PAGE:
Short: Show File Creation, Modification, and Access Times

Today’s article is short because there’s no reason to make it longer and we’ll just show file creation, modification, and access times. This is just a simple process and won’t take all that much to learn. It shouldn’t take too long to explain.

Files contain metadata. This can be everything from the GPS location of an image file to the kind of camera used. You can even add your metadata fields with audio files, for example.

For example, we’ve previously covered metadata in these articles:

How To: Sanitize Exif Data From Your Digital Images For Privacy Sake
Review: MetaClean (Clean Exif/meta Data From Email Attachments Automatically)

Well, your files contain other metadata. This information includes things like file creation, modification, and access times. You can easily find out when a file was created. It’s easy to show when the file was modified and just as easy to see when the file was last accessed.

Nice and simple, right?

Well, we’ll be using the stat command.

The stat Command:

You won’t need to install anything. You’ll find that the stat application is already available. You can verify this with:

The outcome should match:

You can check the man page with this command:

Doing so will show you that stat is described like:

Which is exactly what we need to show creation, modification, and access times. This will be the correct tool for the job.

Show File Creation, Modification, and Access Times:

This is a terminal-based process and you can usually access your default terminal by pressing CTRL + ALT + T. If that doesn’t work, find the terminal in your application menu.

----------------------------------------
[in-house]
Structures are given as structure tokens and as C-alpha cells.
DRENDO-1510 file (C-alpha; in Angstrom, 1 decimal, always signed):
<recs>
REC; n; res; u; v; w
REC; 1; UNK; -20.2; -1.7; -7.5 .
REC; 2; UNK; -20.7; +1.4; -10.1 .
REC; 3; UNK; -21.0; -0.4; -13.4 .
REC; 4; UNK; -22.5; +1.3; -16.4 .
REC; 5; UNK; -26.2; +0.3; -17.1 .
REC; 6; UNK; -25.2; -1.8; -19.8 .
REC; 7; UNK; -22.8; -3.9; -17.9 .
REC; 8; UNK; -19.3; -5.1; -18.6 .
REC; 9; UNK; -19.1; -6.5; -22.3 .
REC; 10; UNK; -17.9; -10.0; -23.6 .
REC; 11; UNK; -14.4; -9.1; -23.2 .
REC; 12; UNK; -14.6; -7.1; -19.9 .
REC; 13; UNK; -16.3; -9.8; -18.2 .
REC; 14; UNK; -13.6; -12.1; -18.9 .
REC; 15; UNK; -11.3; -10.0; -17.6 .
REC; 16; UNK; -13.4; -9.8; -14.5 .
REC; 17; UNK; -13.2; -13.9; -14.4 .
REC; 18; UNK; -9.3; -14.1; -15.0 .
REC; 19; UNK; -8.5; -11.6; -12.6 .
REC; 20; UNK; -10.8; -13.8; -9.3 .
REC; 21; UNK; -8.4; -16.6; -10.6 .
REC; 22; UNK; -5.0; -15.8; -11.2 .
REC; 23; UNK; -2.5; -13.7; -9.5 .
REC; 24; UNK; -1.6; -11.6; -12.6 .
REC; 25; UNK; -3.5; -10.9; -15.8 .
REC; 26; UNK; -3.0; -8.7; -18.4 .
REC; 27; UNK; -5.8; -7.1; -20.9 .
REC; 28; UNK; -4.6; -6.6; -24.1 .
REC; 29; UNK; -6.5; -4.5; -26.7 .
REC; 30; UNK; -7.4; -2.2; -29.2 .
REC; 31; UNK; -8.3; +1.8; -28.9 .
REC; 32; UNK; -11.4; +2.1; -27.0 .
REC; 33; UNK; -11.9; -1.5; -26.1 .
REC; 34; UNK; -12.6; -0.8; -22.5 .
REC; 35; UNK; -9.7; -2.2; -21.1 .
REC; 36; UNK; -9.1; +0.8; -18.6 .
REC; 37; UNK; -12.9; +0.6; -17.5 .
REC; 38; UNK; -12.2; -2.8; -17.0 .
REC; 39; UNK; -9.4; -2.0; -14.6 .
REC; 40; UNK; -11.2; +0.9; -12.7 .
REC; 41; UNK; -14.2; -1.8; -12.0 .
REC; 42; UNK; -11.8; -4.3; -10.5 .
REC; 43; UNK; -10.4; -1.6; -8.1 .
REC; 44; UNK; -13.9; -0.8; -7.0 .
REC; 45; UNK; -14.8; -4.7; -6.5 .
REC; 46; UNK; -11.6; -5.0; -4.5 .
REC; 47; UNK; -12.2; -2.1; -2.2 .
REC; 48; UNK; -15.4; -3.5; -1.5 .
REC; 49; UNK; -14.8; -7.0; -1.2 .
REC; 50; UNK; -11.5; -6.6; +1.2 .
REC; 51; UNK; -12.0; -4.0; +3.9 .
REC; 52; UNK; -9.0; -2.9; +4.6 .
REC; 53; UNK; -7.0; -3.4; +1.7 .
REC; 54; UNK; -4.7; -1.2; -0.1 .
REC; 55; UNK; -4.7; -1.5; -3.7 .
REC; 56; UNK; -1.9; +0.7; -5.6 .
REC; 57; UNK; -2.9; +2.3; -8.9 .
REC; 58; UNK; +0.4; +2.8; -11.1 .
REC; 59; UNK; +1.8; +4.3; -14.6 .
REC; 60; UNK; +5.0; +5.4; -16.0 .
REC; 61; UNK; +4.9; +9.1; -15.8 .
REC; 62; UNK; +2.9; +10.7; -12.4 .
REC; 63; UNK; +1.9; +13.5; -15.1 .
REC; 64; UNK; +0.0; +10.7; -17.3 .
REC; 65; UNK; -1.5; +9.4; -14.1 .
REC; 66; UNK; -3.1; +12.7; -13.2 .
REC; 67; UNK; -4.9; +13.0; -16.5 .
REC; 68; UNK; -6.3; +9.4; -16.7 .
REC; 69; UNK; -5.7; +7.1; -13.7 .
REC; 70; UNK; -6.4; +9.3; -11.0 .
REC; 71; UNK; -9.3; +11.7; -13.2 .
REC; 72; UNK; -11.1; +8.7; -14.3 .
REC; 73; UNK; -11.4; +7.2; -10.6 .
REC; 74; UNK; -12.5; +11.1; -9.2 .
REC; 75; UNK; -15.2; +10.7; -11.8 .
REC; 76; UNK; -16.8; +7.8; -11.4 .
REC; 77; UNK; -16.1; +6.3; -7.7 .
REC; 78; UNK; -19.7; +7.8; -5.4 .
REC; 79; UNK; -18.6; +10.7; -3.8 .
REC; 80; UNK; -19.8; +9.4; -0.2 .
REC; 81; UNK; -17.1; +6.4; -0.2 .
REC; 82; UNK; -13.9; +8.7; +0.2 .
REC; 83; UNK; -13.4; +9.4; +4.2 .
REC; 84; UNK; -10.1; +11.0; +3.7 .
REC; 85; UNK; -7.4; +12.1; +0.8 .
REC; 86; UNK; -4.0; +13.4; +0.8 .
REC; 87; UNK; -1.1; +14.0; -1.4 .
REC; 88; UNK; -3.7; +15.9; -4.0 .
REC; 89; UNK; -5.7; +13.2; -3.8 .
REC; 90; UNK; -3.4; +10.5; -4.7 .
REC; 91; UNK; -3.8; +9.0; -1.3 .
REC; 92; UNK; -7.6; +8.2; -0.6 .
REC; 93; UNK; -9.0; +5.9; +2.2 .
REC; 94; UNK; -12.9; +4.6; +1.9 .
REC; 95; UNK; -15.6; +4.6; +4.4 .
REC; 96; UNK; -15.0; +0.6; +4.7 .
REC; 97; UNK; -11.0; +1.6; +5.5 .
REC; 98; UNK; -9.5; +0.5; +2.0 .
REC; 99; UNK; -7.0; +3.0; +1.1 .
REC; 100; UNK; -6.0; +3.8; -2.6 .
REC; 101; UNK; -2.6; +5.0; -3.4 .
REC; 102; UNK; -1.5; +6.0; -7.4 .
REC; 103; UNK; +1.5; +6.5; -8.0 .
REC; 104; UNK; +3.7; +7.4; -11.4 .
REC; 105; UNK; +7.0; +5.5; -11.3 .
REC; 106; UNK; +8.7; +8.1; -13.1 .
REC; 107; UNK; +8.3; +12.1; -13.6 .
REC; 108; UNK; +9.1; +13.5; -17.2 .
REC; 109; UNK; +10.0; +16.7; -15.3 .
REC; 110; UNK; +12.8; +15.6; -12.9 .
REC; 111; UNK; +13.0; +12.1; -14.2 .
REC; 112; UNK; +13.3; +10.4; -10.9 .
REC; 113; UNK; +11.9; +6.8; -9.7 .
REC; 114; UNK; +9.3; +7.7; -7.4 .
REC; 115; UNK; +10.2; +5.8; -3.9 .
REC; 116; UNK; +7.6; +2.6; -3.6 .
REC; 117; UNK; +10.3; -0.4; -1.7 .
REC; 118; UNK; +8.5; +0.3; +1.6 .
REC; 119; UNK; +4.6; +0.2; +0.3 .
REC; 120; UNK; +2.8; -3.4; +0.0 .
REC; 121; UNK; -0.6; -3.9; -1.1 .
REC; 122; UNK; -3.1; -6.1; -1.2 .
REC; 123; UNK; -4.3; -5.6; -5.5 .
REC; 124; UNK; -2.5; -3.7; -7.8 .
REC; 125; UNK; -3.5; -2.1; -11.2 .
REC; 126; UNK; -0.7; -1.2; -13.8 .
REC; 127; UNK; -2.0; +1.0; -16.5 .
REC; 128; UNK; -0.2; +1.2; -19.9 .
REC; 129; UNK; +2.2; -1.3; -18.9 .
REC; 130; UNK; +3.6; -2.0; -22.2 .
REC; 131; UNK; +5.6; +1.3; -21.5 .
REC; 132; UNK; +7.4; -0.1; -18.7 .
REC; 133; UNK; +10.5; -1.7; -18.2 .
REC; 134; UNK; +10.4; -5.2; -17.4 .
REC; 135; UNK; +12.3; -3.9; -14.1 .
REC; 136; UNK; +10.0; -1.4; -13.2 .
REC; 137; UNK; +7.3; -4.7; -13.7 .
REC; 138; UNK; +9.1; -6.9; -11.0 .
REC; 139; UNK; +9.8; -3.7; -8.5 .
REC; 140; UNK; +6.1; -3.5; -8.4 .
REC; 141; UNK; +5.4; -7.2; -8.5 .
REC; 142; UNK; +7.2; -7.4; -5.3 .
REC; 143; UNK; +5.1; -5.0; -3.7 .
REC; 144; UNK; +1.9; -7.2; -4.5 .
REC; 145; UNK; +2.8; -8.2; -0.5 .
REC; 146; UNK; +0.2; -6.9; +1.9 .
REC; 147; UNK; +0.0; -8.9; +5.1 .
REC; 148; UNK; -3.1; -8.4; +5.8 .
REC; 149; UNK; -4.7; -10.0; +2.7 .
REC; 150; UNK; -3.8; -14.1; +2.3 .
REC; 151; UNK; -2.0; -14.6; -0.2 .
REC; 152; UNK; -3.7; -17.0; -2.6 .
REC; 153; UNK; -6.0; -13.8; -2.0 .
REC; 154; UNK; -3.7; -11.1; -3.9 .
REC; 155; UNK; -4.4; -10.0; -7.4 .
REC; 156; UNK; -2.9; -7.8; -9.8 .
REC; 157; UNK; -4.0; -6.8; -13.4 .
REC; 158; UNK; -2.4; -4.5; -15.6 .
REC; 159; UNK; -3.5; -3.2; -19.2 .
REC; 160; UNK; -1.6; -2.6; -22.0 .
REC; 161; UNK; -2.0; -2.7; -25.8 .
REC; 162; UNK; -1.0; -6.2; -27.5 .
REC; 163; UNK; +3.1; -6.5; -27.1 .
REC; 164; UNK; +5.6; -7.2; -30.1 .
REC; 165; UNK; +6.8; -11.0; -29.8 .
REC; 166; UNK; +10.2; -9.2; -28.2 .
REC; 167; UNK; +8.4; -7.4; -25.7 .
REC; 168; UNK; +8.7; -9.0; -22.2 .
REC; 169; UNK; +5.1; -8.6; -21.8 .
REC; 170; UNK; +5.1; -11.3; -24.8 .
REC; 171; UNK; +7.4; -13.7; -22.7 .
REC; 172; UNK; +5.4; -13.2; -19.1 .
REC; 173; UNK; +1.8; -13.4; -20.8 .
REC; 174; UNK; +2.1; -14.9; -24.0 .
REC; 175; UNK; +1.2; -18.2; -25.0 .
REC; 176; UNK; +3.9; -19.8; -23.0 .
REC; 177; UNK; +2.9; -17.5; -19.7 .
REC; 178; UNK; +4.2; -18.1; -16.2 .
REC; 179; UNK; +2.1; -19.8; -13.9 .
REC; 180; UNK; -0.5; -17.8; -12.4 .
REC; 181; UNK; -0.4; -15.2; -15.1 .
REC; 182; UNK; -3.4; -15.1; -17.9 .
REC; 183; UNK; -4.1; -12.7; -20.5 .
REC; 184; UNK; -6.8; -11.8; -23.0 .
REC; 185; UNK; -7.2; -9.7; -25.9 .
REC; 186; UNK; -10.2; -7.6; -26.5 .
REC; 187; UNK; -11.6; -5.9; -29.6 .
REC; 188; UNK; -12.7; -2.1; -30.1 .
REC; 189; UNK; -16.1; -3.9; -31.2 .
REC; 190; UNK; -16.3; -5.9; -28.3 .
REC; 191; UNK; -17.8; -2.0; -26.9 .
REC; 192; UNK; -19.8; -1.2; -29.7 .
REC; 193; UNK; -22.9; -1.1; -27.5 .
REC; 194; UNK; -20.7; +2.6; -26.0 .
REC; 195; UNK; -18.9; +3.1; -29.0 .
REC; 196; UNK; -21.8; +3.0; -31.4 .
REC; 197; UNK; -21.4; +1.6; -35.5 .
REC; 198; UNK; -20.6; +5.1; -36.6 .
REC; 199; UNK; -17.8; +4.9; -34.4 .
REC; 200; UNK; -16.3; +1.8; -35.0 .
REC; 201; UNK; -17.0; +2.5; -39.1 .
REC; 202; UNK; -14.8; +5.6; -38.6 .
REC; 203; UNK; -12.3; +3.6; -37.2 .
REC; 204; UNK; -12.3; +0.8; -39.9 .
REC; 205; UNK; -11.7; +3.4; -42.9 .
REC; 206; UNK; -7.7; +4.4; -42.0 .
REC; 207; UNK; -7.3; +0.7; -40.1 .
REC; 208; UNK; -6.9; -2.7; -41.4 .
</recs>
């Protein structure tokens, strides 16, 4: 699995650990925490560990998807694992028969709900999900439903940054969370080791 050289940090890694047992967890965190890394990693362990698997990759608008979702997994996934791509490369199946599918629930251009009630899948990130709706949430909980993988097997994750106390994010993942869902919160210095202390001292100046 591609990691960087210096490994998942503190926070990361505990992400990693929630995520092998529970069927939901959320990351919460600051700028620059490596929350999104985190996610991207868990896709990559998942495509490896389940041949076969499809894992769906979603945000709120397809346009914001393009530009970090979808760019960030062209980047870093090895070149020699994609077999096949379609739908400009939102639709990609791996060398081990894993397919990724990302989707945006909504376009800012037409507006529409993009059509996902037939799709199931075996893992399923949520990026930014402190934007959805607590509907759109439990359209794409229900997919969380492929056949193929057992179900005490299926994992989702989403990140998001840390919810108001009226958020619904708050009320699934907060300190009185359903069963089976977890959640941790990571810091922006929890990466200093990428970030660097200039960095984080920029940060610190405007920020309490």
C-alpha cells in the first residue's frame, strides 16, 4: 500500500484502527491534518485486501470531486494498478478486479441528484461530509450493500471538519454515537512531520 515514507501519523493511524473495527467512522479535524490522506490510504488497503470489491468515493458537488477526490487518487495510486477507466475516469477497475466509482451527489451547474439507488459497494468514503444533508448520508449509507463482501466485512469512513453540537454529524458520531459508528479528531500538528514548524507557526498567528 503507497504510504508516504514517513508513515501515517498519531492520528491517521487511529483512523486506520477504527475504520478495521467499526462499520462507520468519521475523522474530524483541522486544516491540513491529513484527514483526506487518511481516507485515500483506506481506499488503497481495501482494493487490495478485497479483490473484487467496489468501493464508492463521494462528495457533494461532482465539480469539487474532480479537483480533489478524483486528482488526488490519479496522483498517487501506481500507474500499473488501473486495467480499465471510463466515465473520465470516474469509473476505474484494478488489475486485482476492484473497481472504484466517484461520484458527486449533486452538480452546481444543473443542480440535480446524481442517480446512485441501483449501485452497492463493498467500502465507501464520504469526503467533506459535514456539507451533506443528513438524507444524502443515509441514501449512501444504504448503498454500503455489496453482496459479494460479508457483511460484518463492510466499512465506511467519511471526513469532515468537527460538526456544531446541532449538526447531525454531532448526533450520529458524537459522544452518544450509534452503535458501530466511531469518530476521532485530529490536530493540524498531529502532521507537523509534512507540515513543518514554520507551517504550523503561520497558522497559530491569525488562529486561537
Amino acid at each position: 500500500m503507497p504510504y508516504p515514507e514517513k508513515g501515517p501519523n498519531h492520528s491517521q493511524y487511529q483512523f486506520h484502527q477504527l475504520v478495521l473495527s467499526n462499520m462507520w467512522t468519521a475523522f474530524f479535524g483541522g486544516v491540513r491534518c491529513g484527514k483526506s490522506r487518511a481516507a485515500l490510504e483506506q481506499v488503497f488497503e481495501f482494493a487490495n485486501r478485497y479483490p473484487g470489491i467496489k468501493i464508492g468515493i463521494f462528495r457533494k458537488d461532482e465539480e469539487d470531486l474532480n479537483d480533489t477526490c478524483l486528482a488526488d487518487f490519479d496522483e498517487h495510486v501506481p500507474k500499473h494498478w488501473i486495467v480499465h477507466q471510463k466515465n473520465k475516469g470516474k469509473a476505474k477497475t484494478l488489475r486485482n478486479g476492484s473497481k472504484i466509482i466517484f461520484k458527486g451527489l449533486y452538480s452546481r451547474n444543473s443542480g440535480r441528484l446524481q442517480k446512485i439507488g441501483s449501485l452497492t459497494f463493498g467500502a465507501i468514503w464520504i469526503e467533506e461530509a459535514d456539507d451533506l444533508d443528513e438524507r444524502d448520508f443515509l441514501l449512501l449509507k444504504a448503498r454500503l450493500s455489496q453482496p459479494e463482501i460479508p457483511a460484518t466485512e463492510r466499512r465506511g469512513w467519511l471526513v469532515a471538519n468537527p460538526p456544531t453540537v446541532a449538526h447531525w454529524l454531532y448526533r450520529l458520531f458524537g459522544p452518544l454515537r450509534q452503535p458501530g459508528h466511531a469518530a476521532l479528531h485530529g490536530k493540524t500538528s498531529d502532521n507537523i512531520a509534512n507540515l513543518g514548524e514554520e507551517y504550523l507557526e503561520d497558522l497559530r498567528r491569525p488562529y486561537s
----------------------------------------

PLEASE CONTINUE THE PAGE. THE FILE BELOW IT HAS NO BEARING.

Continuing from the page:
With your terminal open, list the files:

Now, pick a file…

When you’ve picked a file, use the stat command. The syntax is easy:

When you opened your default terminal, you probably opened it in your home directory. Most of you will have a ~/.bashrc  file, so we’ll use that. An example of this stat command would be:

Here’s an example output:

As you can see, there’s the ‘birth’ (file creation time), an access time, and a changed time. There’s a lot of other information, but that’s outside the scope of this article.

Be sure to read the man page:

You can use several flags to extract just the information you want. If you wanted to, this would be useful for scripting or other programming. You don’t have to have the full output. For this simple and short article, the information isn’t that overwhelming. I see no reason to cover any particular flags unless I intended to cover a half dozen of them. You can find those just fine on your own.


This has just been a short article. I wanted to cover the stat command and there’s not much to it – for the average user. File management is a pretty advanced topic and we cover that often. This time around, it’s just file creation, modification, and access times. Nothing too advanced.

I don’t do many of these short articles. I probably should, as they’re quick and get straight to the point. They’re quick articles that should be plenty easy to process and you don’t have to wade through a lot of text to get to the point of the article. If you like them, let me know.

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